Monday, September 15, 2008
Album Review #1: Eaten Back to Life
Metal Blade Records
The gore metal album that started it all for me. I remember being 11 years old and shopping with my Mom at the local outdoor flea market, gravitating toward the music stand where I could browse through the latest cassettes. I pulled Eaten Back to Life from the bin because the cover art caught my eye (which I would discover in later life was by the brilliant horror artist Vince Locke). The guy at the stand was hesitant to sell me the tape and told me the album probably "wasn't for me," but I had to have it. My Mom gave me enough money for two cassettes, and I left that day with NIN Pretty Hate Machine (1989) and of course, Eaten Back to Life.
Unitl then I had bands like Motley Crue and Poison on heavy rotation. The closest I got to horror music was Michael Jackson's Thriller. Cannibal Corpse was unlike anything I had ever heard - they had everything a kid could want - heavy double bass petals, speed metal riffs, muddy bass, and a decomposing zombie ripping out his organs in a cemetery on the front cover. I remember sitting in my room with my headphones on (I was afraid my Mom would hear) and reading along to the lyrics of Shredded Humans, the opening track, about a family mutilated in a car crash and their guts spread out across the highway. The band had an uncanny ability to paint a gruesome and violent picture through sound, transmitted by the gutteral vocals of Chris Barnes. The lyrics read like a horror story. Take this excerpt from Edible Autopsy for example:
Guts and blood, bones are broken. As they eat your pancreas. Human liver, for their dinner. Or maybe soup with eyes. Cause of death, still unknown. Gnawing meat, from your bones. Bone saw binding in your skull. Brains are oozing a human stump. Needles injected, through your eyes. Puiling off flesh, skinned alive.
Too young to rent R-rated horror films on my own, I relied on bands like Cannibal Corpse and my daily dose of Tales From The Crypt comics for my horror fix. After that day I spent a good bit of my life searching for the heaviest, most brutal music I could get my hands on. I later discovered death metal bands like Carcass and Death (Heartwork and Scream Bloody Gore still hold a special place in my heart) and thrash/grindcore bands like Napalm Death. While Cannibal Corpse drew its influences from death metal bands of the 80's, no band could top their disturbing and gory cover art. They took extreme music to the extreme, and continued to push the envelope with every release. Butchered at Birth showed two zombies chopping up babies on a butcher's block, with the carcasses of children hanging behind them on meat hooks. Tomb of the Mutilated showed a male zombie performing oral sex on a gutted woman. These images will be forever scarred in my memory.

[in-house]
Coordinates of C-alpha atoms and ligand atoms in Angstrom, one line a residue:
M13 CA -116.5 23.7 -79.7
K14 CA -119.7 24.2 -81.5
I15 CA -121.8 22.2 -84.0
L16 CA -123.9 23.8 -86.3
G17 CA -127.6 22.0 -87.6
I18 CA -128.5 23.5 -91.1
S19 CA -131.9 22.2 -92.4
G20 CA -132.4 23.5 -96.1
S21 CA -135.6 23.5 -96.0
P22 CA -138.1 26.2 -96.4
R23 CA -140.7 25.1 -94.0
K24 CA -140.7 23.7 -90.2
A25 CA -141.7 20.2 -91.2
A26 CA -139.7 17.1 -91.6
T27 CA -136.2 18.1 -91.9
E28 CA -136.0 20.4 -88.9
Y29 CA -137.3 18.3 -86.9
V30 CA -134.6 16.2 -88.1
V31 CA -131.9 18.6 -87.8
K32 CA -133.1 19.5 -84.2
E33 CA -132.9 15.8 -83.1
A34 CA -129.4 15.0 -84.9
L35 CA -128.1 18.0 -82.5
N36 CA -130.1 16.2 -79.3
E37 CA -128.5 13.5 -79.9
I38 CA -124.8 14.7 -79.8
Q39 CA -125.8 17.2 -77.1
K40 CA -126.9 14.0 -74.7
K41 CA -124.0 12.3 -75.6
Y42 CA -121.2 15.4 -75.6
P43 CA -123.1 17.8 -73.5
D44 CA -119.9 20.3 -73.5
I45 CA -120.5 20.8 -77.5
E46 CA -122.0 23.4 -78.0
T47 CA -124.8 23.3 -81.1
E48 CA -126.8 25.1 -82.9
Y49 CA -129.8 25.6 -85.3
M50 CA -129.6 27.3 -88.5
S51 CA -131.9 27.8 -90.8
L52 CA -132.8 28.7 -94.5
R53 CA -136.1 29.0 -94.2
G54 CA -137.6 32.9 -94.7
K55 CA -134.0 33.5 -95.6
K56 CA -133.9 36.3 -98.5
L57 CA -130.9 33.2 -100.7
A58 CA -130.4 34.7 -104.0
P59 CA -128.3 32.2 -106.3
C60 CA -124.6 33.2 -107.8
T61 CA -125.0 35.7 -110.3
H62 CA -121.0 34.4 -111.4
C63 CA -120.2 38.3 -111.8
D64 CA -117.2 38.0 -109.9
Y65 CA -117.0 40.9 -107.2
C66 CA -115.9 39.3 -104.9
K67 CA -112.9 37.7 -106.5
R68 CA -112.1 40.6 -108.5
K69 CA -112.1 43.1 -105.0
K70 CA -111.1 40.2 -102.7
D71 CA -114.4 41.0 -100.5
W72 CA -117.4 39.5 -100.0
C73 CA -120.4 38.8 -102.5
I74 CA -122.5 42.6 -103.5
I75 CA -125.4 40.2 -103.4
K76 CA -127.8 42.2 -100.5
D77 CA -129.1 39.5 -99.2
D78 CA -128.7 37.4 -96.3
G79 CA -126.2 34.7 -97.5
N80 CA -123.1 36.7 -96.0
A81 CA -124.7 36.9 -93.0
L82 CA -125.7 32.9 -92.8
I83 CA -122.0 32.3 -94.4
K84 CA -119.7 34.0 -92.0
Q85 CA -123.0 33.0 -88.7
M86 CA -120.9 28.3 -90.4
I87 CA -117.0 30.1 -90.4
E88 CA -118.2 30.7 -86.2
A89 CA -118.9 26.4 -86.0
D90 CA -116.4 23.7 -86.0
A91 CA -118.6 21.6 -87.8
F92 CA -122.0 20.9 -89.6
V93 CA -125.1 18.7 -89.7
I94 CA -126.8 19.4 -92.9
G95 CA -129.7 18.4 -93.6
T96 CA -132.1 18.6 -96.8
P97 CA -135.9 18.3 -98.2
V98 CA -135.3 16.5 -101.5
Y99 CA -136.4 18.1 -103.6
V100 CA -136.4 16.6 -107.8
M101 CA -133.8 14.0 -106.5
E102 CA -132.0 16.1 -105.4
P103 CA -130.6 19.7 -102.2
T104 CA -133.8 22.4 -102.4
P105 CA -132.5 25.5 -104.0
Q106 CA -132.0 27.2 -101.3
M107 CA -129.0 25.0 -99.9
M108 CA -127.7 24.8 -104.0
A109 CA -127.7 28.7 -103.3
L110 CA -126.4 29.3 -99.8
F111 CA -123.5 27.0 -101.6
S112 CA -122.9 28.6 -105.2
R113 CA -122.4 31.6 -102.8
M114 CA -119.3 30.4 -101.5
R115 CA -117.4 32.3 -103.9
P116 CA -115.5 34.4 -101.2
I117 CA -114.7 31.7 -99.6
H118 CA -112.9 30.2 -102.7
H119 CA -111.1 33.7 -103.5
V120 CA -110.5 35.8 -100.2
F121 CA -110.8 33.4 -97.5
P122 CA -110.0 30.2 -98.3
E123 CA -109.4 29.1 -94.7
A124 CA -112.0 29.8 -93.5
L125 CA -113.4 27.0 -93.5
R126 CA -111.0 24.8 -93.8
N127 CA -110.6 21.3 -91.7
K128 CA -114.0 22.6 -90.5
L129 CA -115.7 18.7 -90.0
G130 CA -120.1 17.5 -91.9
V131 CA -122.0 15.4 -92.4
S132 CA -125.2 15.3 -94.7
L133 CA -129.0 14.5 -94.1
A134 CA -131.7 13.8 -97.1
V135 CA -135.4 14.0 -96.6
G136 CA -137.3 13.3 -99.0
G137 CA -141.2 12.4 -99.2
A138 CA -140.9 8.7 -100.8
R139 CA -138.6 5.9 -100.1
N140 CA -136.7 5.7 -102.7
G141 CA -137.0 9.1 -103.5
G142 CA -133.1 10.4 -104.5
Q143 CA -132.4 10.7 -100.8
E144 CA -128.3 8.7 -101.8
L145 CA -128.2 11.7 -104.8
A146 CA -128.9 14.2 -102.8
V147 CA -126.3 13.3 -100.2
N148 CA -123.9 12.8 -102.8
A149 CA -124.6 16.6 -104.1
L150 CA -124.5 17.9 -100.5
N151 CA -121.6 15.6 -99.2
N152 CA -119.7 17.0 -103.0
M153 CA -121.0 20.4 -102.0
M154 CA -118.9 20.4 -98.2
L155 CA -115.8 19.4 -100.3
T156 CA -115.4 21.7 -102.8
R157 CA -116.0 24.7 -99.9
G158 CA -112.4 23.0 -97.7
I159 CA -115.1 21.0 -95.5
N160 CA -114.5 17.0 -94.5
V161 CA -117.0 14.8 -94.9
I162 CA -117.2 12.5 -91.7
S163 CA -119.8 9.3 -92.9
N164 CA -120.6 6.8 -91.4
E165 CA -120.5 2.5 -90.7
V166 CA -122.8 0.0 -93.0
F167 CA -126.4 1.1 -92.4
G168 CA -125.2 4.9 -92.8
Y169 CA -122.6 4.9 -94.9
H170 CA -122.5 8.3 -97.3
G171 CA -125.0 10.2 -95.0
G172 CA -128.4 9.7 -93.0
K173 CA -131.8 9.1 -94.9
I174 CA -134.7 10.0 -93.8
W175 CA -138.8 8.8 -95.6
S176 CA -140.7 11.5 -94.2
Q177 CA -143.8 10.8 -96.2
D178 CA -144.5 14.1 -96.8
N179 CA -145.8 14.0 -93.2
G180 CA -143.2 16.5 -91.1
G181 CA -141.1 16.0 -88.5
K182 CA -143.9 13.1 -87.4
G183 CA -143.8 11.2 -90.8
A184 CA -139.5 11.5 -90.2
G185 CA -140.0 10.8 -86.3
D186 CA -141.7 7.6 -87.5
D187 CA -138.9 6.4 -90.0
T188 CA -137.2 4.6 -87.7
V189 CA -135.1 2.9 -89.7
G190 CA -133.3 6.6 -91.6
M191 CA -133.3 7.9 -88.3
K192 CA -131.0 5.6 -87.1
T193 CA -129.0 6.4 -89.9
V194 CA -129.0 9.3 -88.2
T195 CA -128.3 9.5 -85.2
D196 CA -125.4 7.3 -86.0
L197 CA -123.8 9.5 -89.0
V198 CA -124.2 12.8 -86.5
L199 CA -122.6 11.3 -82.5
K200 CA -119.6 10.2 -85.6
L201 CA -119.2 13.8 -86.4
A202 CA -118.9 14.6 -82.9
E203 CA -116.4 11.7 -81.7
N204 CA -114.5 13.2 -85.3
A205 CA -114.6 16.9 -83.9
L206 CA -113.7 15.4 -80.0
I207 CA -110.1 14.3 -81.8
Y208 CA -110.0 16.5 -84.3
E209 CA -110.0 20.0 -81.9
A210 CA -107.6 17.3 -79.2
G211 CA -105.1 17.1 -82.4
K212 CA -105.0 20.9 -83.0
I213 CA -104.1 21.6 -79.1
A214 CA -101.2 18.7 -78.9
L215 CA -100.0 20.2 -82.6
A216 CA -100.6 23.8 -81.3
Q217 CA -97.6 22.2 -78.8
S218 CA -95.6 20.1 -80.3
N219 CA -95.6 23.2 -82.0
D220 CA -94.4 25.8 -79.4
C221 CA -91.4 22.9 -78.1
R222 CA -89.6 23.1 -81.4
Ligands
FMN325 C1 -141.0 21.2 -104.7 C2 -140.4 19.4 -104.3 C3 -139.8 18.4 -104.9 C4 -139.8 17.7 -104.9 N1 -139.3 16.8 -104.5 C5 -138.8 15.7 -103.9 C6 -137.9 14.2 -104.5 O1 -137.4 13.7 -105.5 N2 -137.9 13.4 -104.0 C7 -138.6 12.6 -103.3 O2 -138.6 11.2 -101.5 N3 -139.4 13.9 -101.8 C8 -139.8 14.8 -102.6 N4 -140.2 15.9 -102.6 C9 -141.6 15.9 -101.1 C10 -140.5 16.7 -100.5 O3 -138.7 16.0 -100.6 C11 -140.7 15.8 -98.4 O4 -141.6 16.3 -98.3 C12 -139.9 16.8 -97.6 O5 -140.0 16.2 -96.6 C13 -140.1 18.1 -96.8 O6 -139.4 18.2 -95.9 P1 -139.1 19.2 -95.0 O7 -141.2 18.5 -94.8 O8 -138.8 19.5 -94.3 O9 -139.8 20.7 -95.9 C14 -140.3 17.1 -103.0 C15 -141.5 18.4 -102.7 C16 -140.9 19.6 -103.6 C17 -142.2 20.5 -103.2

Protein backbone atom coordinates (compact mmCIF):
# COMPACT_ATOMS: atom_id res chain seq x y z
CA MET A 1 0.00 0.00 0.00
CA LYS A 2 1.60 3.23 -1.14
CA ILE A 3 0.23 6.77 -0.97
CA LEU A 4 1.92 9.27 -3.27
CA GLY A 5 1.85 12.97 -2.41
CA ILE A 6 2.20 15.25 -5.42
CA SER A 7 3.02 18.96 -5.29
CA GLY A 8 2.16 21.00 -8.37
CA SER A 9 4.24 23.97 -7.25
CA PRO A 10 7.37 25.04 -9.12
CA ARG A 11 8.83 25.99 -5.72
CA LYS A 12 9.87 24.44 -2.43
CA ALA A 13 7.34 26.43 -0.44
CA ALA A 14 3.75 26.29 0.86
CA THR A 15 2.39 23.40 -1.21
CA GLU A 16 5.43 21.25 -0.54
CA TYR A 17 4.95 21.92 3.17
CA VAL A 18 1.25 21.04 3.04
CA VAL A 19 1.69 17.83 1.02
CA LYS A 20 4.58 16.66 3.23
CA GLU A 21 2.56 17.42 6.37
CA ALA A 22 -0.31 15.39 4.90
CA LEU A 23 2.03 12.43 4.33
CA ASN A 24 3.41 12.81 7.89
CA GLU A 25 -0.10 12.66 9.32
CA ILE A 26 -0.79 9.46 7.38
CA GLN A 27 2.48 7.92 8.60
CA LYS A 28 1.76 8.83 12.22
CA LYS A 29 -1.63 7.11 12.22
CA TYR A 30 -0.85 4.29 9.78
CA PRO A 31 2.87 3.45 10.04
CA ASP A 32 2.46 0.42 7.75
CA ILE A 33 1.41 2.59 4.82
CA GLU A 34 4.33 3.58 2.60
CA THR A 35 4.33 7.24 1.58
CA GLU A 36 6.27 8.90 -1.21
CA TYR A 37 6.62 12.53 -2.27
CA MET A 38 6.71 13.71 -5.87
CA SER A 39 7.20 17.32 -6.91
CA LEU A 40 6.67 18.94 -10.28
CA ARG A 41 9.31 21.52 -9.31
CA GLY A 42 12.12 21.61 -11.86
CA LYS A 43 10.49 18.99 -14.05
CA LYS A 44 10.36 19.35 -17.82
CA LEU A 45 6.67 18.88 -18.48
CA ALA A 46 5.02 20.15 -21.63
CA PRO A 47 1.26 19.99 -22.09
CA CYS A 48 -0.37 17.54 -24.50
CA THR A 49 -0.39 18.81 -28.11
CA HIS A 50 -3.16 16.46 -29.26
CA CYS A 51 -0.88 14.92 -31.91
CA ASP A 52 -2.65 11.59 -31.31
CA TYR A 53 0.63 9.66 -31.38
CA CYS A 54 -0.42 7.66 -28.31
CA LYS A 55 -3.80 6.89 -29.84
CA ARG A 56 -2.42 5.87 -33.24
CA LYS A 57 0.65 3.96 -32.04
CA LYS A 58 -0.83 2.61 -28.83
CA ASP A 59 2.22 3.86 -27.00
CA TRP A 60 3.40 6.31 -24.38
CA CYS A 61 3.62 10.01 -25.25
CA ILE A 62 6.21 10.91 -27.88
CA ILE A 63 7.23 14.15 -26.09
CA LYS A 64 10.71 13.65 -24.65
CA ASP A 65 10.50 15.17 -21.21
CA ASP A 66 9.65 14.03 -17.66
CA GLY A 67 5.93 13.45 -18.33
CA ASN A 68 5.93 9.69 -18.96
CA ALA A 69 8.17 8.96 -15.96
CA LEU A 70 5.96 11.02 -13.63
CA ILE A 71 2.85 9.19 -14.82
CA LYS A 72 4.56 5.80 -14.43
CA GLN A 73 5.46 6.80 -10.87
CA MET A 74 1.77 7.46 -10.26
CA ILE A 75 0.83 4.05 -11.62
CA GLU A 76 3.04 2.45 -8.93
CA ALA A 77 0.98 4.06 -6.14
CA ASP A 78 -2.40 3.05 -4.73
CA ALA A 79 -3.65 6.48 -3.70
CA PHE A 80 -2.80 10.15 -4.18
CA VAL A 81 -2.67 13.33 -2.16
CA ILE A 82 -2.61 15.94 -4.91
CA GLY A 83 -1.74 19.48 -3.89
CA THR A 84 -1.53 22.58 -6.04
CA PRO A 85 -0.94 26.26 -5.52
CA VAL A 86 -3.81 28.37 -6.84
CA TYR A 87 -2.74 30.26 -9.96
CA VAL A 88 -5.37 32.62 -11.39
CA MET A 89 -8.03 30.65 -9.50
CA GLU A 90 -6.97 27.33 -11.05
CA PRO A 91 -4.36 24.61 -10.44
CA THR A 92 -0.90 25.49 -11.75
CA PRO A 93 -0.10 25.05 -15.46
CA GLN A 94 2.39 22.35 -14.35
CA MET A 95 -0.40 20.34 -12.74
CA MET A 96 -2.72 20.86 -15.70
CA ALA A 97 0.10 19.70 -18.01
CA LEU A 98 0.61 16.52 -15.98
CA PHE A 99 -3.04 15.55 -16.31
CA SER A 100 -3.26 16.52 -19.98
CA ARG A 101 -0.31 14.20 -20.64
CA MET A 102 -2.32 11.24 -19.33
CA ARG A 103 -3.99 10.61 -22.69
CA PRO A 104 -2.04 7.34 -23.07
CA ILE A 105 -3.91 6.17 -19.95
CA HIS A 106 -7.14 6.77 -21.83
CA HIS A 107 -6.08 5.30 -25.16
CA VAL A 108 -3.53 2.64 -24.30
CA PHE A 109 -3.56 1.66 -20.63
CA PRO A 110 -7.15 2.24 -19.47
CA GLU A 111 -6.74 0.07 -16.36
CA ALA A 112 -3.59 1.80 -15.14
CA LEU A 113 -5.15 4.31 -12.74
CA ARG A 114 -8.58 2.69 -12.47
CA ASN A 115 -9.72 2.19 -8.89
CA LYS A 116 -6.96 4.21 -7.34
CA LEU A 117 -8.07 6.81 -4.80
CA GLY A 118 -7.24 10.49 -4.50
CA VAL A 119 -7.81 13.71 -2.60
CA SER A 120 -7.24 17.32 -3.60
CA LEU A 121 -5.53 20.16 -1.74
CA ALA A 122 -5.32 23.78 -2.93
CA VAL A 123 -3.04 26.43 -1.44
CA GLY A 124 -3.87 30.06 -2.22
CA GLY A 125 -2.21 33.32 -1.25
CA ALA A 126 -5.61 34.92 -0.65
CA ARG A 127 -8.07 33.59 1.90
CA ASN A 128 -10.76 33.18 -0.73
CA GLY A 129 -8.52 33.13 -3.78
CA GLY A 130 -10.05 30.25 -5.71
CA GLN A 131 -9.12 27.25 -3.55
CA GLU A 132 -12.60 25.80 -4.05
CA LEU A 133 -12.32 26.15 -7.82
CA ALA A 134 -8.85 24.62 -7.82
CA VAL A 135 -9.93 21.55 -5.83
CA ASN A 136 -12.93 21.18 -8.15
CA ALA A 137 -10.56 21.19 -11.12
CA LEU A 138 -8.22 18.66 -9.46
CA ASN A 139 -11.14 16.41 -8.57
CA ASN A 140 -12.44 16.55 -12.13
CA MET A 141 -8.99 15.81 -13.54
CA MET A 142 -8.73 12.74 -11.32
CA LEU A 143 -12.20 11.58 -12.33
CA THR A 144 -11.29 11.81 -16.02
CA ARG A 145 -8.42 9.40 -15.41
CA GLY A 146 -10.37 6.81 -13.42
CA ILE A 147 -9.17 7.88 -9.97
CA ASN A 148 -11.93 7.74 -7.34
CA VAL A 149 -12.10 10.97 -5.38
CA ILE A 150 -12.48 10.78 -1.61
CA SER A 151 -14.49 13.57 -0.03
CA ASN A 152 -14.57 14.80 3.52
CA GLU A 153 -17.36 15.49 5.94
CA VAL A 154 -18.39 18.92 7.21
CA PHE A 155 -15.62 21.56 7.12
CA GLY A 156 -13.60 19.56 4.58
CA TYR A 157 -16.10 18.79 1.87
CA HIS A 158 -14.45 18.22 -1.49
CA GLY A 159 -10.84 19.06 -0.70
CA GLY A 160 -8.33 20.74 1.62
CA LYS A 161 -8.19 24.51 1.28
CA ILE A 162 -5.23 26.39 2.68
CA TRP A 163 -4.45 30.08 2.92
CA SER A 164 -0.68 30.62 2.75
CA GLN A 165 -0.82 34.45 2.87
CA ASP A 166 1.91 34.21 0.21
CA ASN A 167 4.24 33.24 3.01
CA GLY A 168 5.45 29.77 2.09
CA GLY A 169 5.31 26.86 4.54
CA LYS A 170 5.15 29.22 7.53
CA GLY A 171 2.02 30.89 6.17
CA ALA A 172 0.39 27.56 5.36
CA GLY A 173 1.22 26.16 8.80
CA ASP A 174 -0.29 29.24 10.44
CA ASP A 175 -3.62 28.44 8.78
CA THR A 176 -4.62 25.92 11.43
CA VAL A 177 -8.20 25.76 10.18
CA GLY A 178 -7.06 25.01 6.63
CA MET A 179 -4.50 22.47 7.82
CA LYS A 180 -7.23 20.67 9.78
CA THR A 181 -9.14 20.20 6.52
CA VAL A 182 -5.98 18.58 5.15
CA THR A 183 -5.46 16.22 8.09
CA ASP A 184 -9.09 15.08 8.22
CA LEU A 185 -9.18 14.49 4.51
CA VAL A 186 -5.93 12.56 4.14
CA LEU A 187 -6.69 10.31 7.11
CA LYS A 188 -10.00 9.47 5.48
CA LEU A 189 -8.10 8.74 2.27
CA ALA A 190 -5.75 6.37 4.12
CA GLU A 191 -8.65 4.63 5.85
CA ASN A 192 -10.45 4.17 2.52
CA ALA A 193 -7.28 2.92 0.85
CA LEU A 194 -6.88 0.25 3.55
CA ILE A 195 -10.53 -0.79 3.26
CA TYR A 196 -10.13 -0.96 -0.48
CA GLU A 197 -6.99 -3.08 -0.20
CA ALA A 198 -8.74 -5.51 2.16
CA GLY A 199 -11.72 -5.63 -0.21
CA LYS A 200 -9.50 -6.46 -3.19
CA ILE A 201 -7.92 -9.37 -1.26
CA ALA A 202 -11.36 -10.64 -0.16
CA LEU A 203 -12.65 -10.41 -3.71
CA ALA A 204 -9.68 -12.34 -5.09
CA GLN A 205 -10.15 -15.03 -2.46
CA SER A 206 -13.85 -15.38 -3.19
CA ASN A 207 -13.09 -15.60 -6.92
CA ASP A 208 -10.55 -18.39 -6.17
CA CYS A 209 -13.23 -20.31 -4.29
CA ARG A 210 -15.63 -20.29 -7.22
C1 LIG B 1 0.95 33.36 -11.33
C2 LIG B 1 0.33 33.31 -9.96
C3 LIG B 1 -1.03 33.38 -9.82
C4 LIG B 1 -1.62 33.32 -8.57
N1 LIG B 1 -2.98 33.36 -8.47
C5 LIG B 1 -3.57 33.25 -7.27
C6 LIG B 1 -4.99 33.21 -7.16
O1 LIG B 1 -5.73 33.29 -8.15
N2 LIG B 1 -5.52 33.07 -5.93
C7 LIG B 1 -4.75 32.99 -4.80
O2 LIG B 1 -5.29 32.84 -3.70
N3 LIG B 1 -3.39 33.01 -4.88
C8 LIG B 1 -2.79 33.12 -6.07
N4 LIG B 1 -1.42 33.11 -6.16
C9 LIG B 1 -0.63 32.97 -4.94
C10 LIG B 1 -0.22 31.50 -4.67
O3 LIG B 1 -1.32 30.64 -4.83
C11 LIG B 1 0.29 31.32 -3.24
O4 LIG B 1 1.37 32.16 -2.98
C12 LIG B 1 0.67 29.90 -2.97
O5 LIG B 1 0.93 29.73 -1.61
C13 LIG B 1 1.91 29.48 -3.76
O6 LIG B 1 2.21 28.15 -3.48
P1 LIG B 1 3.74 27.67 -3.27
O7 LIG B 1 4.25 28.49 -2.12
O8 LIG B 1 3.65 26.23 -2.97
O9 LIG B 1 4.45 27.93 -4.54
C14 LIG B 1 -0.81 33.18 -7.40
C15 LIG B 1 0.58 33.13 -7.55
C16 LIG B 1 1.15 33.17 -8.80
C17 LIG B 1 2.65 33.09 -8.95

The band changed singers in 1995 after releasing a few albums, bringing George "Corpsegrinder" Fisher on board to replace Barnes. Even after changing their front man, the band's popularity was unaffected and they gained a loyal cult following over the years, releasing 10 studio albums and changing the face of American death metal forever. They continue to tour and have remained true to their horror roots. Check out the band's website at: